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Creators/Authors contains: "Birch, Andrew L."

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  1. null (Ed.)
  2. Abstract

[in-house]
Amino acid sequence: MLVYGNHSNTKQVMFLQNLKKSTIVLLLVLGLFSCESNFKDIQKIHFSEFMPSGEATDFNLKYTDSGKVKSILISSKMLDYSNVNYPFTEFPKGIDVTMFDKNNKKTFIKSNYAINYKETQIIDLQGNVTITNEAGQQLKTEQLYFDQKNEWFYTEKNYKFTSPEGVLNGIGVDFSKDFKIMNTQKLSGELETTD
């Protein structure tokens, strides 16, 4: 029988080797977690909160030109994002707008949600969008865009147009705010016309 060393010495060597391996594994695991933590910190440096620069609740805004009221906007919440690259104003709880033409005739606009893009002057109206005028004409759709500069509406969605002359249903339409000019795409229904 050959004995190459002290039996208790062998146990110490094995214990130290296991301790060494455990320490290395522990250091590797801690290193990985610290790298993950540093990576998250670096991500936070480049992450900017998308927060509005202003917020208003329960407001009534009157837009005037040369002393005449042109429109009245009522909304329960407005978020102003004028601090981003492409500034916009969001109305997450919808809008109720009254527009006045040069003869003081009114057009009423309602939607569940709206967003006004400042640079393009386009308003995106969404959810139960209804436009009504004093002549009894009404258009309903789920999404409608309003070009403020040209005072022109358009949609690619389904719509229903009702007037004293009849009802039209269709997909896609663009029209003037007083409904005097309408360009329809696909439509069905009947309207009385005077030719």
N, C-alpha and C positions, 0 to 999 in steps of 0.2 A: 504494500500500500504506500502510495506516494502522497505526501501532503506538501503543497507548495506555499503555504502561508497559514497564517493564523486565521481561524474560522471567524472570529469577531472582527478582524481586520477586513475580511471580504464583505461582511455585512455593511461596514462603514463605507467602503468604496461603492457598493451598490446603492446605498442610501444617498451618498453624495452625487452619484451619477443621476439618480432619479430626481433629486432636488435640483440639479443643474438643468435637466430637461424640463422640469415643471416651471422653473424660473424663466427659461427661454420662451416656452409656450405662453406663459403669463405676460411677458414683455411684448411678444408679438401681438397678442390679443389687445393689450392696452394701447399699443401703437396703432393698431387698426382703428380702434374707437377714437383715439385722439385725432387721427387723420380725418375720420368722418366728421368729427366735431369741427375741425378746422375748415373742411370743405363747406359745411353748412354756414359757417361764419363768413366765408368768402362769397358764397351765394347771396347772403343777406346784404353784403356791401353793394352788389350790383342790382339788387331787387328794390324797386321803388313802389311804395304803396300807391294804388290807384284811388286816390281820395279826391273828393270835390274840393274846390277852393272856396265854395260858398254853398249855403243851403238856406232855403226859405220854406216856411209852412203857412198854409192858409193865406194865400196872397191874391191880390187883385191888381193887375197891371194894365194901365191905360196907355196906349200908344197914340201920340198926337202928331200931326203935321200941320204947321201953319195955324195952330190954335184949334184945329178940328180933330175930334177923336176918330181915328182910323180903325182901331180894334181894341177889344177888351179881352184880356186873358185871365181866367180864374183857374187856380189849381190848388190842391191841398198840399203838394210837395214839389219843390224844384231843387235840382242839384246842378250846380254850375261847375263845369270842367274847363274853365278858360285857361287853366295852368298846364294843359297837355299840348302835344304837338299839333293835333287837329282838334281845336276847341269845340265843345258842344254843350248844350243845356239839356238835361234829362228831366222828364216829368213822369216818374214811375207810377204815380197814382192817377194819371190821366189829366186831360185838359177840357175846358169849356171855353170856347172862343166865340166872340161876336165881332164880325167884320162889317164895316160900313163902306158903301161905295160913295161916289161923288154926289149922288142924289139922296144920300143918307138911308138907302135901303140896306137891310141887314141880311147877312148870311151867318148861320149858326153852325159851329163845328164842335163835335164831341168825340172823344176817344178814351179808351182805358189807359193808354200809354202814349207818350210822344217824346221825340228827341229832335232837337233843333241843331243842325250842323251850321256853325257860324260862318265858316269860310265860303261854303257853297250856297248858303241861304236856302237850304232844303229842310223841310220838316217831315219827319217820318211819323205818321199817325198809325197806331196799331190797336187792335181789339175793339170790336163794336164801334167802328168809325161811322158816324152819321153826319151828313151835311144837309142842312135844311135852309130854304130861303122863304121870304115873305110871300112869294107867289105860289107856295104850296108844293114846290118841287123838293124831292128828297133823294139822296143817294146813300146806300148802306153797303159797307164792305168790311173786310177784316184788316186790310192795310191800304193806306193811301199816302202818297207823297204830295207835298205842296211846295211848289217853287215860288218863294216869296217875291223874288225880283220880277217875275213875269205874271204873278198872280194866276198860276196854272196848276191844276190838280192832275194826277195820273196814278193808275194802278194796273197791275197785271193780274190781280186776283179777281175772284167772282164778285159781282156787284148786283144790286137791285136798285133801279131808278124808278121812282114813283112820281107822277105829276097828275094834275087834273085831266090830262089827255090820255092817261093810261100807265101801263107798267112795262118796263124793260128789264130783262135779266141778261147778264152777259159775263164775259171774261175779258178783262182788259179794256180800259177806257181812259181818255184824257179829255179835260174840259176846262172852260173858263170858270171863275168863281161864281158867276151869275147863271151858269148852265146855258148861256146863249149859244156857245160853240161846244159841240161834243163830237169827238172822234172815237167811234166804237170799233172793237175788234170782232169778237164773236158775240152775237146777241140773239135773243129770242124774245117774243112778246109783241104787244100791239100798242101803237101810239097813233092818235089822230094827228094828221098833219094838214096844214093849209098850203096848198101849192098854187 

Mechanisms of runoff generation in the humid tropics are poorly understood, particularly in the context of land‐use/land cover change. This study analyzed the results of 124 storm hydrographs from three humid tropical catchments of markedly different vegetation cover and land‐use history in central Panama during the 2017 wet season: actively grazed pasture, young secondary succession, and near‐mature forest. We used electrical conductivity to separate baseflow (old water) from storm‐event water (new‐water). In all three land covers, new‐water dominated storm runoff generation in 44% of the sampled storm events, indicating the dominance of fast shallow flow paths in the landscape. Activation of these flow paths was found to depend on a combination of maximum rainfall intensity and total storm rainfall, which, in turn, relates to markedly contrasting hydrograph separation results among land covers. Relationships between these rainfall characteristics and storm runoff generation were nonlinear, producing a threshold response with the exceedance of specific rainfall volumes and/or intensities. The pastoral catchment delivered order of magnitude more new‐water during storm events than the two forested catchments. Although new‐water contributed minimally (<10%) to total wet season runoff in the forested catchments, 43% of runoff generation in the pasture came from five large rainfall events where a threshold response produced substantial increases in total runoff and new‐runoff efficiency. Based on our results, we propose a conceptual model of hydrologic flow paths in humid tropical systems that can explain previously observed disparities in seasonal storage and runoff with respect to land use/land cover.

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